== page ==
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  16. Sounds good. Bacon makes everything good. I miss bacon a lot. Nothing in my opinion is more satisfying than seeing a man in an apron. You go guy.

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  17. SWMBO recently made a big pan of corned beef hash...something we both ate in our childhoods. A can of corned beef and some chopped up potatoes. Even better the second (and third) day when you heat one side in a small pan, flip it over, make a hollow with the back of a spoon, crisp it a bit and then drop an egg into the hollow and cover the pan for about 4 minutes. Delicious!

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  18. Me I would just go to the grocery store and buy it in a box fix up in just a few minutes. Tasty, lol.

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  19. Here's one for your book:

    African Peanut Soup.

    One shredded chicken--(buy a rotisserie chicken and peel off the meat.)
    Three cups of chicken broth
    Three tablespoons of peanut butter
    curry (teaspoon and a half)
    garlic (couple of chopped cloves)
    2 cans stewed Mexican tomatoes
    Quarter cup of tomato paste

    Bring it all to a simmer. This requires little simmering time and can be cooked in a matter of minutes. It can be served as a soup but I like it a bit thick and served over rice. Unbelievably good.

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  20. Ahahaha! So ... you aren't into particularly healthy eating, and you like salt - am I right? :D

    I used to cook a lot like this. These days, I'm having to be a LOT more careful, which is sad, in a way, but I suppose it keeps me on my toes.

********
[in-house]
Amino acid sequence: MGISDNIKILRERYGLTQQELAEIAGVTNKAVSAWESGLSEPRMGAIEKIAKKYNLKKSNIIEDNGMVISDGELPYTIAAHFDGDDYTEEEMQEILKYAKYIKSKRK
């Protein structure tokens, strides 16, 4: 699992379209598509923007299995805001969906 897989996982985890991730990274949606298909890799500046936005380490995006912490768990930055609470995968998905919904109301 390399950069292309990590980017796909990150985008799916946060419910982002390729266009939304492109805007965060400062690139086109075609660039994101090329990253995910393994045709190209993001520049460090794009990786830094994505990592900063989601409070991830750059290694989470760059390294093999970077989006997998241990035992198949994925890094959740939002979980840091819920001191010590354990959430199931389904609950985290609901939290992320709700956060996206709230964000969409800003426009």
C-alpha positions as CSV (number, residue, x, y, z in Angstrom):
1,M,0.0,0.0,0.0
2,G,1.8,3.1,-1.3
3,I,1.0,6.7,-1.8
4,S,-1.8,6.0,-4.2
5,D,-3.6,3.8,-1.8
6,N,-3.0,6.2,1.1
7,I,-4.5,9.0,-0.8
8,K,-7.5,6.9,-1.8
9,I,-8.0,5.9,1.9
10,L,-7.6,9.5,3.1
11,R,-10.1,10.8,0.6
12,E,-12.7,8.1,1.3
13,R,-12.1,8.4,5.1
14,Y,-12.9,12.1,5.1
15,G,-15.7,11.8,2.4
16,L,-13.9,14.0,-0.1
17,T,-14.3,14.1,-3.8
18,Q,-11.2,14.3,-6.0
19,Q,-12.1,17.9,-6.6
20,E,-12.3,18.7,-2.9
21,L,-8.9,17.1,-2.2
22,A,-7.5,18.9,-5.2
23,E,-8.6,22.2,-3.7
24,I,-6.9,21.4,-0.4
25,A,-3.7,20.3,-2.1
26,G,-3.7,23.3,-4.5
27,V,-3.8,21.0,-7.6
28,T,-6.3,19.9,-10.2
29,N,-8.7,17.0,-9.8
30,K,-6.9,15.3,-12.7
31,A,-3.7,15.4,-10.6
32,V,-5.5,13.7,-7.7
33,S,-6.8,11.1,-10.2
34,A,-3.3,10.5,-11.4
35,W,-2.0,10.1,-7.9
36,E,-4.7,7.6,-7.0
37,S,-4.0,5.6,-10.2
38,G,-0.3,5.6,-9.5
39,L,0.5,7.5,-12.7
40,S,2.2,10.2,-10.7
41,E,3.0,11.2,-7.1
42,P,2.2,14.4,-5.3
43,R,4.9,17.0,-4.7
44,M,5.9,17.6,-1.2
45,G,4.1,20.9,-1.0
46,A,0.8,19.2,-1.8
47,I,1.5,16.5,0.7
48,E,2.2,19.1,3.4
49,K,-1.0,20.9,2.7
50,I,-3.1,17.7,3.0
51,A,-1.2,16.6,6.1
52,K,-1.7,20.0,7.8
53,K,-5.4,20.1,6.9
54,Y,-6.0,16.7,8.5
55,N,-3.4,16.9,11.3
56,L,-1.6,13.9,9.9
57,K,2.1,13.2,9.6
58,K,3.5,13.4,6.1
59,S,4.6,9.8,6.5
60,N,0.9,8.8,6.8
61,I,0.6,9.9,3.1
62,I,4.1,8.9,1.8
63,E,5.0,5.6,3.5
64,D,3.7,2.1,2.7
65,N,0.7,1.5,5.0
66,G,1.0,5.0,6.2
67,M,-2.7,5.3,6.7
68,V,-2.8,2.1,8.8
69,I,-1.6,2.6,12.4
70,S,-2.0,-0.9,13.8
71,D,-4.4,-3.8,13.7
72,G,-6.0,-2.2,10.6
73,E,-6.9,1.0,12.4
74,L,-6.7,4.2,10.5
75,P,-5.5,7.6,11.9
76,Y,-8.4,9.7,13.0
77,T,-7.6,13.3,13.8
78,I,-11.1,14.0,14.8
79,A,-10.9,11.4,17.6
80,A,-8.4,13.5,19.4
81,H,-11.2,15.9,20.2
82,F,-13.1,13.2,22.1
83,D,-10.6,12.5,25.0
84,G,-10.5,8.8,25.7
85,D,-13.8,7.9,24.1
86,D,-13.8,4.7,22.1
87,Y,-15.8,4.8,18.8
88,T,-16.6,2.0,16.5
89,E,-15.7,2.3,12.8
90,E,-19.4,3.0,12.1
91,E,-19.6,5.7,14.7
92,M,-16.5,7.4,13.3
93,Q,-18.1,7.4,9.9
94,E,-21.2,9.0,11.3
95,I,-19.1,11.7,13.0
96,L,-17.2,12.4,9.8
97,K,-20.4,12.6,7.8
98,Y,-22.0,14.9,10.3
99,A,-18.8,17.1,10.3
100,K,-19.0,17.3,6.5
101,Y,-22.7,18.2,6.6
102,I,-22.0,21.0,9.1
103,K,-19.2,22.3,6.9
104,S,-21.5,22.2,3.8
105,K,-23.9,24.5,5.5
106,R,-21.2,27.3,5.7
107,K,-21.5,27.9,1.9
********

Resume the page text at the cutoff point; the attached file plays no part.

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  21. Hate peas, but otherwise sounds great. 😆

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  22. Might as well write one up! But be considerate! We found out you can't even trust a cookbook from one edition to another. Queenie has a Betty Crocker cook book that's 'the same' as one her mother always used but many of the recipes didn't come out quite the same. Queenie assumed it was her poor cooking/baking until we took a look at her Mothers version, same book with same recipes, cover, and artwork. There were all sorts of changes in the 15 years between editions in both measurements and ingredients for 'the same thing'. So if you do write it, mean what you say!

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  23. I'm in. I'll pass this along to my cuisine coordinator :)
    R

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  24. I had no idea you were a cook among all your other talents, Cranky. Sounds yummy, but unfortunately lots in there I don't eat. I do like peas and pasta though...

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  25. I love simple, easy, quick recipes. I remember when I first connected to the internet in 1996 or '97, I thought of the internet as "this giant cookbook."

    As soon as a recipe says something like "...this item can be found in specialty food stores..." or "...xyz can be bought in some Korean grocery stores..." I'm outta there. If it's not stocked in my regular grocery store, I ain't looking for it.